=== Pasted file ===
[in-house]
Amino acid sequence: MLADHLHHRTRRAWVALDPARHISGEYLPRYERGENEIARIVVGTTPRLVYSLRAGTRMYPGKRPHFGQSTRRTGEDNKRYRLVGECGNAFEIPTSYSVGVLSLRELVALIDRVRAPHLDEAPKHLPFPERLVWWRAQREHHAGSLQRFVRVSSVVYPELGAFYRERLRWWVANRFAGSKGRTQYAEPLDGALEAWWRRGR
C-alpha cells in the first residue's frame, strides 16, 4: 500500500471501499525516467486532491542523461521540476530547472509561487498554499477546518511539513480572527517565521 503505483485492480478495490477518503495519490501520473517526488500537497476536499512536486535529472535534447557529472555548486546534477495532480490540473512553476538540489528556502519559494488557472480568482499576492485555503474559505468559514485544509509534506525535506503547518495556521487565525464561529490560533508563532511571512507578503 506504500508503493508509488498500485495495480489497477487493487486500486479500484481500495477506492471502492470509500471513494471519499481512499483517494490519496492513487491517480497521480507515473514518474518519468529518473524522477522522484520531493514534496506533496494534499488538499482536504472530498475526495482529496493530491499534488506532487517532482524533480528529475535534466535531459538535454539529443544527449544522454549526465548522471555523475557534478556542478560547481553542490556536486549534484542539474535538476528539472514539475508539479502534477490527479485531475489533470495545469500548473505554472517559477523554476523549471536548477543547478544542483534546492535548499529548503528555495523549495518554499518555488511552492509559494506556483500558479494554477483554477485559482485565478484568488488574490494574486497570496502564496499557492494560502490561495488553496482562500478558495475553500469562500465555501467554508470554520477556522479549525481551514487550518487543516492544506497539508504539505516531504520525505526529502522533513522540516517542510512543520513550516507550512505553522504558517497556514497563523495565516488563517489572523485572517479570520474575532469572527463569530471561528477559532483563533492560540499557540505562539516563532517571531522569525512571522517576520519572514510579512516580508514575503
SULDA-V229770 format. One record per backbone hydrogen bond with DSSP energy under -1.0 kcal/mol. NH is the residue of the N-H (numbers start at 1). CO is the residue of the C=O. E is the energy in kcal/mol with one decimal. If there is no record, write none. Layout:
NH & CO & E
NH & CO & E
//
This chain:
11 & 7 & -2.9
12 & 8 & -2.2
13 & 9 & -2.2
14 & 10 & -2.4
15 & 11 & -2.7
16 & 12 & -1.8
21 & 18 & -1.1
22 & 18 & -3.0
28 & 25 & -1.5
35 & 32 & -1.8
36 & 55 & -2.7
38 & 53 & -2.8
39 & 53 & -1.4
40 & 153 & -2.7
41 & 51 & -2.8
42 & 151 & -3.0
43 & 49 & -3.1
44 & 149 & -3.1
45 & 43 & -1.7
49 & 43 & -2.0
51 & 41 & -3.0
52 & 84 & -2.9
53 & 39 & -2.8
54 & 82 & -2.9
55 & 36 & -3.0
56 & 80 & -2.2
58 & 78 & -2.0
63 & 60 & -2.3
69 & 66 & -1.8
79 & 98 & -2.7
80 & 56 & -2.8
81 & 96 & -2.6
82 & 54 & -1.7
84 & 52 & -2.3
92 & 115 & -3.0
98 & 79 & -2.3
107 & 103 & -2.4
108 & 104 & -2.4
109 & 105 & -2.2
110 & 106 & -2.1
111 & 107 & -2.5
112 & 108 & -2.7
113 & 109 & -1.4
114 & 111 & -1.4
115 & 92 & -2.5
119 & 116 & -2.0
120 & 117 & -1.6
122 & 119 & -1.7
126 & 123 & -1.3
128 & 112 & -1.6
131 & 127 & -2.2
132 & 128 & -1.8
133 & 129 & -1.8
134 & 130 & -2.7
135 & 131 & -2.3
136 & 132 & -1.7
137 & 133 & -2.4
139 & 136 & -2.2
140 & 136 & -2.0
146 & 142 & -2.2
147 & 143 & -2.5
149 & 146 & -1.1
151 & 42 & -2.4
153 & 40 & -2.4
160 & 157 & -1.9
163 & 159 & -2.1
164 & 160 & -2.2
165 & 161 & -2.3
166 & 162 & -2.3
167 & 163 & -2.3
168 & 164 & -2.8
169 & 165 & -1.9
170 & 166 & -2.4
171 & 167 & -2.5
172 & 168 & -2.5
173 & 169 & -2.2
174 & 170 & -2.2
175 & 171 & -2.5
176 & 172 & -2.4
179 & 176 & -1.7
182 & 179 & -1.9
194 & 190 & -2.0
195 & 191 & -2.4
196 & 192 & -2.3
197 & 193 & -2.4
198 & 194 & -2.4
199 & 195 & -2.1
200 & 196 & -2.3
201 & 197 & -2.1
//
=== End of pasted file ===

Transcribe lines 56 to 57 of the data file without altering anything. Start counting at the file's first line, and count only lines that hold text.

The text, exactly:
122 & 119 & -1.7
126 & 123 & -1.3